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Canadian Auto Workers Strike? CAW's Battle With Big 3 Marks Pivotal Moment For Unions In Canada

Future Of Canada's Unions At Stake In Auto Talks

One of the most intense rounds of auto-sector contracts talks in recent memory could become a defining moment in the struggle of Canada’s labour movement to regain its footing amid flagging membership, a decline in public support and a tougher corporate stance.

If the Canadian Auto Workers union (CAW) cannot reach an agreement with Ford, Chrysler and General Motors by 11:59 p.m. ET on Monday, more than 20,000 hourly auto workers could walk off the job in what would be the first CAW strike at an auto plant since 1996.

At stake are jobs, corporate earnings and the reputation of the CAW. After a recession that brought the industry to its knees and forced the CAW to adopt a more conciliatory approach, the union is reasserting itself and pushing back hard against demands it calls “unprecedented.”

But with Detroit automakers posting higher profits than ever before, and the potential merger of two of Canada’s biggest private-sector unions hanging in the balance, the outcome of these negotiations will be viewed by some as a larger statement on the post-recessionary relevance of Big Labour.

“If they [the CAW] make these concessions, it’s a real disaster,” said Sam Gindin, who has held high-ranking positions within both the Canadian arm of the United Auto Workers (UAW) and the CAW, and who now serves as the Packer Chair in Social Justice at York University.

“It would be significant because they’re a key union, and it sends a signal everywhere.”


Yet in the current climate of economic uncertainty, where cheaper U.S. production costs threaten to make it more difficult to keep auto jobs in Canada, defiance could come at a price.

“There is a risk that as these [Canadian] plants get older, the Big Three won’t refurbish them, they’ll simply open up a new plant somewhere else,” said Mike Moffatt, a labour expert at Western University’s Ivey School of Business.

“The CAW could still lose here even if they win.”

Since its inception in the mid-1980s, when the CAW split from the U.S.-based UAW, the union’s tough approach to bargaining with the Detroit automakers has been a fundamental pillar of its DNA. While its American counterpart has tended to be more conciliatory, the CAW — bolstered by a weak Canadian dollar — has traditionally pushed back against significant concessions.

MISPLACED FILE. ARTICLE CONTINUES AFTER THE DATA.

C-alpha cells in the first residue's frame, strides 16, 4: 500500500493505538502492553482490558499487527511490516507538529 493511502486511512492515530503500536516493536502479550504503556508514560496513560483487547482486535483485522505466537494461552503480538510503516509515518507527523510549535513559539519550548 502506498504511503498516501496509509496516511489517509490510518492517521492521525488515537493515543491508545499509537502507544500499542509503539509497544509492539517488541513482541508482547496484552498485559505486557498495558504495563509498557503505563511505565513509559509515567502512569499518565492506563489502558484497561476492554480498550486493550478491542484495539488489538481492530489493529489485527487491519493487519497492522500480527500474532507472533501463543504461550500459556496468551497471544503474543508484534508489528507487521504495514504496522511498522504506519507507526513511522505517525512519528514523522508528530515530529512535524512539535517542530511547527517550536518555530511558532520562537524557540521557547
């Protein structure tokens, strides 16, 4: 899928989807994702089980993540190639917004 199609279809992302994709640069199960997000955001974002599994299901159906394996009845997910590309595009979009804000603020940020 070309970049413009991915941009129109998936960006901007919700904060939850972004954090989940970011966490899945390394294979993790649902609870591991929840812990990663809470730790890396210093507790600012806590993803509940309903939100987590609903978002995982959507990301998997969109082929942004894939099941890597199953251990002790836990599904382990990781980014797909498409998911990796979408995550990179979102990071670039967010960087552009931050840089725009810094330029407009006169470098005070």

But this position has been compromised in recent years by cheaper foreign alternatives, the rising value of the loonie and a deep recession that crippled Detroit automakers. There have been tens of thousands of job losses and dozens of plant closings. In 1990, the CAW represented more than 65,000 Big Three workers (excluding auto parts); today the union represents about 25,000, a decline of more than half. (The CAW now represents a total of 195,000 workers across all industries.)

All these factors have chipped away at the willingness of the CAW’s top brass to make good on strike threats while bargaining with The Big Three, said Stephanie Ross, a labour expert at York University in Toronto.

Over the past decade, the CAW veered away from militancy toward more co-operation with management in the bargaining process and on the shop floor “to contain the damage that has been in some way accepted as inevitable,” she said.

“Turning away from militancy has created some really important internal tensions in the union — a sense that it’s not the union that it once was, and a sense of dismay or defeat amongst the membership,” Ross said.

According to Gindin, the union’s response to the recent lockout at Caterpillar’s Electro-Motive Diesel plant in London, Ont., is evidence of its diminished might.

“You saw a lot of trying to mobilize a community against a multinational that wants to cut your wages in half, but they didn’t take over the plant,” he said.